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The Basic Ingredients of Beer

Most quality beer consists of 4 main Ingredients:


Barley Malt




Beer is over 90% water. Because it is the main ingredient by volume, to brew good beer, you need to start with good water. To keep it simple, the water you use for brewing should be free from chlorine or other chemicals, and should have some basic minerals. A good rule of thumb: If the water is good to drink, it is almost always good for brewing your own beer. One exception is distilled water- distilled water has no mineral content, which the yeast will need to ferment the beer properly.

Most tap or spring water has a dissolved mineral content sufficient for brewing with barley malt extract. If using tap water and your tap water is chlorinated, you should either filter the water or boil it to remove the chlorine. Some municipalities are now using Chloramine for water treatment. If this is the case in your area, the water will have to be filtered to remove the Chloramine as boiling will not remove it. If you do not have a water filter, buy bottled water or find a source of filtered water nearby. Many grocery stores now have machines where you can buy filtered water by the gallon, using your own container.

 Barley Malt

Barley malt, in whole grain form

Barley malt is the chief ingredient in beer next to water. It is the main source of fermentable sugar, and also contains many minerals and vitamins that help the yeast to grow. Most brewers start out using barley malt extract, in syrup or powder form, as in this form it is ready to boil up and ferment.

Barley malt is made from whole barley, in a process called malting. First the grains are sprouted and allowed to grow for a short time, until the grain proteins have been converted into starch, the ideal food source for young plants. When the seed has reached the optimum starch content, the growth is stopped by kilning the barley at low temperatures to dry it out.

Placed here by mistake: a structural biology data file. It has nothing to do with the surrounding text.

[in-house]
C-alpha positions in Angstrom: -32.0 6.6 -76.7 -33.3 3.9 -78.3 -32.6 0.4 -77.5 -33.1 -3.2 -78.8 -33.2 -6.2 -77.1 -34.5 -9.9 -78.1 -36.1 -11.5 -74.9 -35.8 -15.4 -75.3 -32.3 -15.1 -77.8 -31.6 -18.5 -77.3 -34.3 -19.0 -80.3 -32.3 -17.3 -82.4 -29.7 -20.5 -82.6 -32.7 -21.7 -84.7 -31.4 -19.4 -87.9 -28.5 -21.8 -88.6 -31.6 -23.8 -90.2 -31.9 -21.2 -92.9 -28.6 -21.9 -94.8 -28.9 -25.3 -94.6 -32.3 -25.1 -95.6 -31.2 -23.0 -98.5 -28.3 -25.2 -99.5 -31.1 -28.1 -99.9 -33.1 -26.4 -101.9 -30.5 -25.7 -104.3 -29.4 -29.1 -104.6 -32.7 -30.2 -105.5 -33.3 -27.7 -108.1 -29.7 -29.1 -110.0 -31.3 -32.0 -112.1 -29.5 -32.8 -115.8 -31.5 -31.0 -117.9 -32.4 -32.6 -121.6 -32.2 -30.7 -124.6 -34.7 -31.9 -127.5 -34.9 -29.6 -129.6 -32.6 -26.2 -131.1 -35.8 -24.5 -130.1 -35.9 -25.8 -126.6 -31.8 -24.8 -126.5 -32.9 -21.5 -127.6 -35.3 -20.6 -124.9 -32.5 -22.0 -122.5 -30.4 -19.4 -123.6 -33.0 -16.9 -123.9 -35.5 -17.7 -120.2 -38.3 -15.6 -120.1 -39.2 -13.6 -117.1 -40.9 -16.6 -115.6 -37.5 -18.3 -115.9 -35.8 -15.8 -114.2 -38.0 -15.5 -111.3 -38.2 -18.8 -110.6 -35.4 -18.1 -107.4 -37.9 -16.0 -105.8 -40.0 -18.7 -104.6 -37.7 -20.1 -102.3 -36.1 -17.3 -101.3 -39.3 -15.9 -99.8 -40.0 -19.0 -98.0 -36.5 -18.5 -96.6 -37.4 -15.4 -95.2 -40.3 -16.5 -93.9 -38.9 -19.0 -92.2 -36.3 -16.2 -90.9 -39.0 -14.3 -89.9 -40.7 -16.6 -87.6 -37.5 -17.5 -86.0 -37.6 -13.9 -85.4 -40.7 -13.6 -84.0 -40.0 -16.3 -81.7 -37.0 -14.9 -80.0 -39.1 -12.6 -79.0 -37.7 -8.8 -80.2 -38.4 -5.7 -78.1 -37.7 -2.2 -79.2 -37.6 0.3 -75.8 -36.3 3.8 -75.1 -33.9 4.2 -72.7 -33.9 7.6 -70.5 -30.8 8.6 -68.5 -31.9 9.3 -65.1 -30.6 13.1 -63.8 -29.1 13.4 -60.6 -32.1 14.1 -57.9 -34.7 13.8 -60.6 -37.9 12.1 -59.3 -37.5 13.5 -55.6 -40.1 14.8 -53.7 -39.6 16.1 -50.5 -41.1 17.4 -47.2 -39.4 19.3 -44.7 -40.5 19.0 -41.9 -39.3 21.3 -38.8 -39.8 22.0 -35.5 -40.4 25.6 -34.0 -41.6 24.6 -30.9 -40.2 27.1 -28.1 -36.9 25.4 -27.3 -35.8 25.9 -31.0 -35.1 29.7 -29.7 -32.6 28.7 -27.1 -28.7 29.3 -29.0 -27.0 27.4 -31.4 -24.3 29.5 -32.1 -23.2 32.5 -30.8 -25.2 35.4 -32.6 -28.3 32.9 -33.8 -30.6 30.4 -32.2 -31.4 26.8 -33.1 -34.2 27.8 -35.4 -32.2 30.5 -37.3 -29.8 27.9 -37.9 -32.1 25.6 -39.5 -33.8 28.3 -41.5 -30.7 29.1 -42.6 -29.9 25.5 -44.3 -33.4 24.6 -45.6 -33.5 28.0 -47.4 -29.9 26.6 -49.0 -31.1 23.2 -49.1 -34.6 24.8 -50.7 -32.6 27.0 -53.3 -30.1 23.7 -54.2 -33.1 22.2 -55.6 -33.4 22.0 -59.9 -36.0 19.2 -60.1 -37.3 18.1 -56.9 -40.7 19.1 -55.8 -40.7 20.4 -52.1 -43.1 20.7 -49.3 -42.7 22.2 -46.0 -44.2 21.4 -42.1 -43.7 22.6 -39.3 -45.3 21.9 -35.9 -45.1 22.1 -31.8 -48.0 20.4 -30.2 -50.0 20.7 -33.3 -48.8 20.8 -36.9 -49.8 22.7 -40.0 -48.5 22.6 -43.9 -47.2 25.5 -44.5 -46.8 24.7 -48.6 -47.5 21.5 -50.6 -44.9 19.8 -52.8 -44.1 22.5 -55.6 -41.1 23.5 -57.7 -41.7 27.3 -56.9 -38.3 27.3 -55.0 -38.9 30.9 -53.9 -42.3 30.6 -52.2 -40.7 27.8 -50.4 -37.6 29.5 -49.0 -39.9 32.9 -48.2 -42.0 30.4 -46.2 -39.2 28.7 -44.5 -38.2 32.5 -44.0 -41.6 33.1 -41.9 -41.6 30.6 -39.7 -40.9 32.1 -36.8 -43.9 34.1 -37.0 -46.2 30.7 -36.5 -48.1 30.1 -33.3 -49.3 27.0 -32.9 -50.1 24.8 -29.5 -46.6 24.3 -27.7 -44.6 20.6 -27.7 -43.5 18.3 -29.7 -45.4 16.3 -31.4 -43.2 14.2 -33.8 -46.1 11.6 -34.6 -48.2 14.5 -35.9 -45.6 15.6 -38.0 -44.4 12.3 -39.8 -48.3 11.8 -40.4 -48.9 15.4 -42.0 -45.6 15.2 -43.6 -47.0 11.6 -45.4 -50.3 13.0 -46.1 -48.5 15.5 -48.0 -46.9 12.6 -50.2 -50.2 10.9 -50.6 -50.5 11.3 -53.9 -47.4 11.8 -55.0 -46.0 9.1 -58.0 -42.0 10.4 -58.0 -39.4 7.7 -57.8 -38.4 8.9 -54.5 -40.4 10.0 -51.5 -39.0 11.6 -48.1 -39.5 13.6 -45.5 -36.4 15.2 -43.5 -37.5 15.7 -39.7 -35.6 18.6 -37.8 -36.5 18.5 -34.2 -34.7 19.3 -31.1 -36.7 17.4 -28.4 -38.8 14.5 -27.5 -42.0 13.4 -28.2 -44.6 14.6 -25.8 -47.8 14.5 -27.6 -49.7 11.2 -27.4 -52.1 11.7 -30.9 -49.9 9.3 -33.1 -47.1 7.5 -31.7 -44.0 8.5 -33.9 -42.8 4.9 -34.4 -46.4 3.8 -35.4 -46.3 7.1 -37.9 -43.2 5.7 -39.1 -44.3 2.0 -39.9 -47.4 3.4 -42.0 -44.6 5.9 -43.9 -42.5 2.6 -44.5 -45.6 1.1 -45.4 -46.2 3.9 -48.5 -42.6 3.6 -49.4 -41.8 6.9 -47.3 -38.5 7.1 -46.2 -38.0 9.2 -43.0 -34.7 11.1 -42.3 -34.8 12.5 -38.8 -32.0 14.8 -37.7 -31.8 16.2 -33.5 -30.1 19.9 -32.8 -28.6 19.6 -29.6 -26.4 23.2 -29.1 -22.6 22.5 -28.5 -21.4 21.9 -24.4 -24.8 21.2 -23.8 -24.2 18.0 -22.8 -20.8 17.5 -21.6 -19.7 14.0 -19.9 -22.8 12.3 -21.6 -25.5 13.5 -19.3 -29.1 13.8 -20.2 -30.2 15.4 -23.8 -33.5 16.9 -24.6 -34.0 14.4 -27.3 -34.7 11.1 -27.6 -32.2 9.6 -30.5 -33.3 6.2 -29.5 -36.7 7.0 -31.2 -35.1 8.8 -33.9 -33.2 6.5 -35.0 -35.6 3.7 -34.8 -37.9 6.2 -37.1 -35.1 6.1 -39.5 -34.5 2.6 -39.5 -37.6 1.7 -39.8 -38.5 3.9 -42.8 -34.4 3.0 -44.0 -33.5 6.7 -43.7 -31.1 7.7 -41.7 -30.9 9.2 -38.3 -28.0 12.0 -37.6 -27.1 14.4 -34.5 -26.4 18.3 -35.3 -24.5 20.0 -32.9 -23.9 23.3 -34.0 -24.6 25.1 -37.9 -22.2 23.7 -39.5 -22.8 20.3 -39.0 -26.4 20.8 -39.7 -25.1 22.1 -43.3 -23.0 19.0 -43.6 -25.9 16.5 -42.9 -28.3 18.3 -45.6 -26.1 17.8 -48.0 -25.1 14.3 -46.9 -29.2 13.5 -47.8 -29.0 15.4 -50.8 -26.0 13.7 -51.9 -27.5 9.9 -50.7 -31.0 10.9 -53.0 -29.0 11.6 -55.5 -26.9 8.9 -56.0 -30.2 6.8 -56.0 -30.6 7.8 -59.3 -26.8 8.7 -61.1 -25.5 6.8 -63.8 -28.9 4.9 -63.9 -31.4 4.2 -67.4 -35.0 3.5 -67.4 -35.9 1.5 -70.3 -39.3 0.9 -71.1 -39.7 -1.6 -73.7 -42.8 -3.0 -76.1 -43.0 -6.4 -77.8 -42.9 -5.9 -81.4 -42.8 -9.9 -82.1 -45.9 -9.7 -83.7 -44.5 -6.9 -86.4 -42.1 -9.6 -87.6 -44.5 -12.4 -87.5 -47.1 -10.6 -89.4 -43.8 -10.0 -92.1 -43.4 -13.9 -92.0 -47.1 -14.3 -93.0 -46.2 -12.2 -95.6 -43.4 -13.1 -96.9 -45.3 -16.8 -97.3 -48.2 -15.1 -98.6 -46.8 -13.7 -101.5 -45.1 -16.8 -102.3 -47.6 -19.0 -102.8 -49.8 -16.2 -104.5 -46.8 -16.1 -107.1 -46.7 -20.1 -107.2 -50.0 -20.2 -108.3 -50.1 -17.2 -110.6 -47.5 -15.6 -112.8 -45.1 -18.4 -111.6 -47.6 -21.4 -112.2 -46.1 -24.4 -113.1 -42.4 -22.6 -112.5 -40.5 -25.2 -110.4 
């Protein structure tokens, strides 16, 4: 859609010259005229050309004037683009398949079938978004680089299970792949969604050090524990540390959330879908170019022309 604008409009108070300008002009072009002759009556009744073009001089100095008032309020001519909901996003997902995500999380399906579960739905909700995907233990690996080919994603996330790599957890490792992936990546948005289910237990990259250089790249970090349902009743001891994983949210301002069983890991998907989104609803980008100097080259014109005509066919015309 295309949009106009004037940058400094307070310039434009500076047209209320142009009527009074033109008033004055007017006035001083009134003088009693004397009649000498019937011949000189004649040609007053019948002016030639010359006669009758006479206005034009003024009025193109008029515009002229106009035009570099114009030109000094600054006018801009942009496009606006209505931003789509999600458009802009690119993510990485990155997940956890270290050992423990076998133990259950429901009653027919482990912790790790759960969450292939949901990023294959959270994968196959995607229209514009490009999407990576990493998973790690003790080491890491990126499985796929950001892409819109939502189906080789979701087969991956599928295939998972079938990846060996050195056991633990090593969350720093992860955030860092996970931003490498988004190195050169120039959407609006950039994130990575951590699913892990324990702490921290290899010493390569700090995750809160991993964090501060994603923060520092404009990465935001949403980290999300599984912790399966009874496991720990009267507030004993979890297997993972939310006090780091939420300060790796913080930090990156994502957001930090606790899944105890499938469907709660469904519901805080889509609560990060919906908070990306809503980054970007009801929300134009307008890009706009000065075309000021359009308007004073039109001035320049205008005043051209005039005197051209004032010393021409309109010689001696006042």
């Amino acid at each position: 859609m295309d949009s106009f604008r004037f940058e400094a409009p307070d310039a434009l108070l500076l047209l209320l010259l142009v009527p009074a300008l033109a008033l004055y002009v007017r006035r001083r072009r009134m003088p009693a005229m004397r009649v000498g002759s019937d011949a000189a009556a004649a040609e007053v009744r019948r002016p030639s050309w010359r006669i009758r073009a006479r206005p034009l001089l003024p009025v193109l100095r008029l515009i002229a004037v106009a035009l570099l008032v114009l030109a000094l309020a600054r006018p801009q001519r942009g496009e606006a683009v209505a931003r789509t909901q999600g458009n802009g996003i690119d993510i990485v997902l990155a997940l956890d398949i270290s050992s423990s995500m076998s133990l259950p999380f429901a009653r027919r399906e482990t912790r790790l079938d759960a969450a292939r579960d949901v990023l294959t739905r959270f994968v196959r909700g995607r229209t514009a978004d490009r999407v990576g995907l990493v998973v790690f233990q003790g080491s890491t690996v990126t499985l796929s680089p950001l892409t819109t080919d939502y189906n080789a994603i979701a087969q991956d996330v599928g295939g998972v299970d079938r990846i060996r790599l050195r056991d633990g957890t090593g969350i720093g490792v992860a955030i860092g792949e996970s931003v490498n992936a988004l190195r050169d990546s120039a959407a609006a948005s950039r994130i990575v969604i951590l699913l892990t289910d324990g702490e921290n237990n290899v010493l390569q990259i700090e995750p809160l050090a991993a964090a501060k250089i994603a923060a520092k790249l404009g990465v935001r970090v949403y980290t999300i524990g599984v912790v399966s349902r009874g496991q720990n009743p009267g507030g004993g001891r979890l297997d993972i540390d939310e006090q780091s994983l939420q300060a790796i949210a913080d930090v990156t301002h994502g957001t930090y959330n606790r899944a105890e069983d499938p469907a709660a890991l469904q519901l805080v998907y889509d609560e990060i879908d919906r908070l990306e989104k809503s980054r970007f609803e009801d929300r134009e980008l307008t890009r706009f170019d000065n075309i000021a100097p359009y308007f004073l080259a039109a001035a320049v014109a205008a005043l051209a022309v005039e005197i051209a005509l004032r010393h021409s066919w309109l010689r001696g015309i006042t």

The darker specialty malts like caramel and chocolate are made by heating the wet barley to temperatures of about 150 oF. The heat activates enzymes that are naturally present in the barley grains, which convert the starches to sugars. After the starch conversion is completed the grains are roasted to caramelize the sugars. The temperatures and length of time determine the final color of the specialty malt.

Barley malt extract is made by mashing the pale barley malt in water to convert the starches to sugars. After starch conversion, the sugars which are dissolved in the liquid are rinsed through the grains, a process known as sparging. The sweet liquid is then condensed into barley malt extract or spray dried into dry malt extract. This is usually done at low temperatures in a vacuum environment to preserve the light color of the barley malt extract.


Hops, in pelletized form

Hops, as used for brewing, are the flowers of the hop plant, a climbing viney plant that grows well in many climates. Hops contain acids which add bitterness to beers is boiled for a period of time. Adding bitterness to beer helps to balance the sweetness of the beer, as well as acting as a natural preservative. Hops also add flavor if boiled for a shorter duration. If boiled for a very short time, steeped at the end of the boil, or added fresh to the fermenting beer, hops also add a delicate aroma to beer.

As the oils present in hops that add flavor and aroma are highly volatile, they are easily lost in an extended boil. Thus , many recipes for beer call for adding hops in 2 or 3 stages:

Bittering or boiling hops: If boiled for over 45 minutes, a significant amount of bittering from the hops is dissolved into the beer.

Flavor Hops: If boiled for 10- 20 minutes, the flavor compounds are released into the beer without adding too much bitterness. Most of the aroma is lost, even with a shorter boil.